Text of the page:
Now that you have an understanding of what responsive design actually is, we wanted to share a great local example of how responsive design has been implemented. We’ll use the Queenstown web design for ActiveQT, to show you a responsive web design in action.
The first thing you’ll notice when browsing the ActiveQT website on a mobile device, is the menu change. Trying to squeeze 7 menu items across an iPhone’s screen horizontally isn’t feasable, so instead the hamburger menu comes into play (that’s the 3 lines one on top of the other, like the layers of a burger, visible on the top of the screen).
Changing the websites menu layout to a hamburger menu, or a dropdown lets you use your real estate for your branding and message instead.
One of the best ways of making sure that ActiveQT’s long web pages were still easy to navigate, was by introducing a Back To Top button. You’ll notice that if you’re half way down any ActiveQT page, there’s no need to laboriously scroll through all of the previous content to get back to the top of the screen again.
You can can simply click on the Back To Top button to reach your destination quickly and easily, regardless of where you are on the page at any time.
With a much smaller screen size, we needed to be sure that visitors weren’t missing any information due to the fact that it was hidden or not immediately obvious. With extensive content to display on 1 page, this was avoided through the use of accordions. The accordions on the Aoraki Mount Cook Marathon let you see that there are 4 races on this particular day. Without the accordion, the last 3 race options could be missed entirely.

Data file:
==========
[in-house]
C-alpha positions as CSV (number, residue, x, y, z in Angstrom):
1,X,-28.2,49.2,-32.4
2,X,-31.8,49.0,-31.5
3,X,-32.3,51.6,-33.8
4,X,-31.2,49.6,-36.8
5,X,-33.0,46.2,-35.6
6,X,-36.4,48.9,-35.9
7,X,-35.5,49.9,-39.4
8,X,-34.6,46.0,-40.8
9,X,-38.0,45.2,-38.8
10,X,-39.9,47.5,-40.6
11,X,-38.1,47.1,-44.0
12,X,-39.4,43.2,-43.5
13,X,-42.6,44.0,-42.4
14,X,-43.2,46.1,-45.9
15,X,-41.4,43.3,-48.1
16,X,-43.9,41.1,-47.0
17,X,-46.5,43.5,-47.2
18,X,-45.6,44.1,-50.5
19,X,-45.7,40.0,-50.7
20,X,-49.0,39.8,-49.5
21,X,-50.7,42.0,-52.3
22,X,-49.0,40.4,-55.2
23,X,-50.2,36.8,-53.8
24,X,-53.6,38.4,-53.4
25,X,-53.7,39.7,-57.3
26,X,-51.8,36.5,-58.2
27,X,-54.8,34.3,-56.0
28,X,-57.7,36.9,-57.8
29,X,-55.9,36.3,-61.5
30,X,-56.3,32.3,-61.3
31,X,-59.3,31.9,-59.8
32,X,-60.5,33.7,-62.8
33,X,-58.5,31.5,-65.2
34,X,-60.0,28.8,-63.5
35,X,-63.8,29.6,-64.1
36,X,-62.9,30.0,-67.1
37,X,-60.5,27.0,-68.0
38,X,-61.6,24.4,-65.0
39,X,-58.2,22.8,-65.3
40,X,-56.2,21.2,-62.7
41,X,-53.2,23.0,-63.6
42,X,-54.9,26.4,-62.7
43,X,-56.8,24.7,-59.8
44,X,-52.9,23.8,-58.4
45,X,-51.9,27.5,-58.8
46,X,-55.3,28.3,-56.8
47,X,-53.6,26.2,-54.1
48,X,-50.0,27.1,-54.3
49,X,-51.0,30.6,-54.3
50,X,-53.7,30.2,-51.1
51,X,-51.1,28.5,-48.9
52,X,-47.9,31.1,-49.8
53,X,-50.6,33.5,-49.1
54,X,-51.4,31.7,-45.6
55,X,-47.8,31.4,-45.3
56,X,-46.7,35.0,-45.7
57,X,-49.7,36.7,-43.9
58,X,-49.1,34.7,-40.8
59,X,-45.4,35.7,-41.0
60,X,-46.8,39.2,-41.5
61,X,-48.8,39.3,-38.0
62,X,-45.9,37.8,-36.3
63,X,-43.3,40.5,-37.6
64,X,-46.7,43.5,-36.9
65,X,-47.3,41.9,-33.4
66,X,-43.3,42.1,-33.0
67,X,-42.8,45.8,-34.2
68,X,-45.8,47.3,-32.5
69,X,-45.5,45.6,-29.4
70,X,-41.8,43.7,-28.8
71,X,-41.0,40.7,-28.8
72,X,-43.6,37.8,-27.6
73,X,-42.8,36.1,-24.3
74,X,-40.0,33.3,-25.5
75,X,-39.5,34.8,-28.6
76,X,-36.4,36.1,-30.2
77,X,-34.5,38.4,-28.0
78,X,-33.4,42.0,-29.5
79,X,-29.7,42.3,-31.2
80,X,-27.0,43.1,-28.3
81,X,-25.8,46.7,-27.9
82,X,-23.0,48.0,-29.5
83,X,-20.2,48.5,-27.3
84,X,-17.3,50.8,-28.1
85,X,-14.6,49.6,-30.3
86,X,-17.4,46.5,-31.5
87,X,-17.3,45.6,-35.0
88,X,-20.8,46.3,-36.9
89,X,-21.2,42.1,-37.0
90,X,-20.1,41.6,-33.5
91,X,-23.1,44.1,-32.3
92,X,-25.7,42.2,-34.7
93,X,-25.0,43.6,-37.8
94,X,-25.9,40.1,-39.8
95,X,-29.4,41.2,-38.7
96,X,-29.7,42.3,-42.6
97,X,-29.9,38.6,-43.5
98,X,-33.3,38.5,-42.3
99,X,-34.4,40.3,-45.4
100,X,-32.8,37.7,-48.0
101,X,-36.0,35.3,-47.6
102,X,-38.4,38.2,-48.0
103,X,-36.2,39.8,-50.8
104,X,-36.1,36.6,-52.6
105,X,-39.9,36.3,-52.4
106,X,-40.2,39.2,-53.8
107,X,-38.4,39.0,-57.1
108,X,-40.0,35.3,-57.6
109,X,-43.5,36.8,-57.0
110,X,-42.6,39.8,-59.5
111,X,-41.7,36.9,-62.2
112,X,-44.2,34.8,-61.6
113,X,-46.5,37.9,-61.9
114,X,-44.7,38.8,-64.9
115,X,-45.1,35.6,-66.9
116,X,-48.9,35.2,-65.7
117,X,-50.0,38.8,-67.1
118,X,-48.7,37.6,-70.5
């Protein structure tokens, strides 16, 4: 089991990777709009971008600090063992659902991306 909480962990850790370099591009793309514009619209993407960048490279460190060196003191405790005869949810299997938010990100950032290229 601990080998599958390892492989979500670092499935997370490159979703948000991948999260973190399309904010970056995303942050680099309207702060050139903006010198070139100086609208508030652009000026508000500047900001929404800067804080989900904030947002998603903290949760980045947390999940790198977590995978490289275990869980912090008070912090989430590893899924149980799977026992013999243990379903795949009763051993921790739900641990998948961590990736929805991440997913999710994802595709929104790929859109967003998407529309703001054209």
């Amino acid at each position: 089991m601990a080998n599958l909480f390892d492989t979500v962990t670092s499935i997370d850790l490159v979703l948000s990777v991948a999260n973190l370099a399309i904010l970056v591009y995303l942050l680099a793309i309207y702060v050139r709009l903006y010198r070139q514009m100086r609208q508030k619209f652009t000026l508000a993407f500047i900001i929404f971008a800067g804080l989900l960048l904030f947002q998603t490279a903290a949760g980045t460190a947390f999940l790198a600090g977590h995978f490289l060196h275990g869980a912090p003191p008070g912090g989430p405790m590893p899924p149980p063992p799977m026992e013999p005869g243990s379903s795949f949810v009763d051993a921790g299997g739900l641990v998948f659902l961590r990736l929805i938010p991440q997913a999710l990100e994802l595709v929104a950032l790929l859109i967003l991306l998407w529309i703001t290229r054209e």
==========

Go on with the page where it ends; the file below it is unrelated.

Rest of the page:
From this view point, you can click on, and expand the accordion to read more about each race, with the knowledge that there are others available.
We come across this issue regularly while browsing on a mobile device – you reach a Google Map that takes up the full width of the screen, and need to scroll past it. If however, there is no space or padding, around the Google Map, when you try to scroll down, you’ll simply scroll within the Google Map. This makes it impossible to reach the information beneath the map. With this Queenstown web design, you’ll notice we’ve left some space around the Google Map.
This enables users to either scroll within the map, or to scroll past the map, to the content beneath it.
The ActiveQT website contains a generous amount of content, but is easy to navigate and use on a mobile device, due to the responsive rules and settings that have been used throughout the build. Having a responsive web design puts ActiveQT ahead of their competitors non-responsive websites, on Googles mobile search results, as Google now gives mobile friendly websites extra “SEO points”.
If you’re finding that your website isn’t the most intuitive or easy to use, your visitors may be feeling the same thing. Check if your website is in fact mobile friendly, and if it’s not, we can provide some recommendations on the best way to increasing your website traffic and generating more leads.
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